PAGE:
Robert, Alice, and Bistritz had skidded into the middle of a chloroceramic-tile floor; the mushroom pot had cracked apart a few inches away, but posed no present threat, for an inch was a mighty distance now. Robert and Alice had risen onto their shins; Bistritz, his invisibility flickering, was trying to rise, but resembled a fallen and storm-beaten tent.

They all watched the window for a while, tantalized.

“What do you suppose that is?” said Robert, voice as calm as though this were a picnic.

“Probably an ally we haven’t met yet,” said Alice.

Robert hummed appreciatively. “That’s beautiful, Alice.”

“That wasn’t a metaphor… I don’t do metaphors, really.”


With Bistritz thus injured and no convenient mouse-holes about, it would be tough to continue their Littles-esque adventures. Therefore, Alice passed a morsel of “EAT ME” and brought herself and Robert back to normal size. She took some gauze from her coat and bandaged up Bistritz as best as she could. Robert slid him gingerly into his suit jacket, from which his front claws, snout, and shiny eyes poked out.

Odd oasis, this lab was. Though it should have been a hotbed of danger—of threats both bacterial and combatual—none of the weapons outside were aiming their way, and the shockwaves of destruction, though they rocked the room at intervals, dealt no damage. So they were free to walk, and even stroll, up to desks and microscopes, to loaded cabinets, to samples which were gold to them—no purer alchemy than this.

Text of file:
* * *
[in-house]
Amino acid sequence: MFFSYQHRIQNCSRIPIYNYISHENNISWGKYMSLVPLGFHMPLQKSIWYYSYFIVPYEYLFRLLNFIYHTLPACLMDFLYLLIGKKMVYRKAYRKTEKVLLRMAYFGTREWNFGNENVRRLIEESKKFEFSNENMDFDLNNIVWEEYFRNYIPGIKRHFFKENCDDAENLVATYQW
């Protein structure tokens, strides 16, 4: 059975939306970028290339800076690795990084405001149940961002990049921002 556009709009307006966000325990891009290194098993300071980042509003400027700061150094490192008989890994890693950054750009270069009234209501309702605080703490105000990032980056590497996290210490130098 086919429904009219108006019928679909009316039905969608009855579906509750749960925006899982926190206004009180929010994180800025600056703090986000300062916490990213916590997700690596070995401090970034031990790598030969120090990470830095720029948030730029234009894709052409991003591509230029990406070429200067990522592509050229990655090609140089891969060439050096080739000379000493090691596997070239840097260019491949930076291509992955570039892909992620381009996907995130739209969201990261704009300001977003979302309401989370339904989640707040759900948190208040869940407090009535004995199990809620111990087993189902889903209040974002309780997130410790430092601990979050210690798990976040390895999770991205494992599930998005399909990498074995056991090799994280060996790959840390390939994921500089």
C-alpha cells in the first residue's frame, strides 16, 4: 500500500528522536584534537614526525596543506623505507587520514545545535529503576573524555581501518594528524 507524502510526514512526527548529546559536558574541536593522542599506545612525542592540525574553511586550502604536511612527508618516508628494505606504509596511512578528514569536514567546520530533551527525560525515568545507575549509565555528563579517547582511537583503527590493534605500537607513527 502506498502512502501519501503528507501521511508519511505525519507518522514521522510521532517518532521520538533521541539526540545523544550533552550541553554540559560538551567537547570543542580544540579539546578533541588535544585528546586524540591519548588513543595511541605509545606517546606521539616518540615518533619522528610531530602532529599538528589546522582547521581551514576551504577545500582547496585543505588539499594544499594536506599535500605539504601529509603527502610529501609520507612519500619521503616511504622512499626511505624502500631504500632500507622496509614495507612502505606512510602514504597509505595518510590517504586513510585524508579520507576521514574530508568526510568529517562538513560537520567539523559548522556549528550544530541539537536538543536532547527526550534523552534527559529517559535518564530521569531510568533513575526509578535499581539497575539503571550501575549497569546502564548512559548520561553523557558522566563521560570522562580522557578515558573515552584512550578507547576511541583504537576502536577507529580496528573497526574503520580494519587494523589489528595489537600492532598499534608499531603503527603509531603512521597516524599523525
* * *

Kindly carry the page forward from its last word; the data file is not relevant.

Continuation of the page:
Robert swung two cabinet doors wide open and squinted at the labels on the dishes therein. “W…E…R…B?” He shook his head. “It’s too dark in here.”

“You want the light switch?” said Alice, who was levelling a magnifying glass at counter full of who-knew-what.

“Sure, what’s the harm?”

“What if the battle calms down? It might be suspicious if we give off too much light of our own.” So in lieu of the switch, she tossed a flashlight to Robert, and they tacitly agreed—better safe than sorry.

Now that he cast the light upon things, the sea creature could really see: he had revealed a whole trove of failed samples, werewolfism strains whose timed release was off. Ah, the complexities of biological experimentation. “Werewolf fifteen-point-five hours…werewolf twenty-point-eight days…” He shut the doors. “You’d think that by the year 3001, the best scientists in the world would have it down to…well…a science.”

With a stroke of her analytic chin, Alice said, “This is a great opportunity, Robert. I bet they have the primary strains here.”


“There’s two; I heard enough of their plan to know.”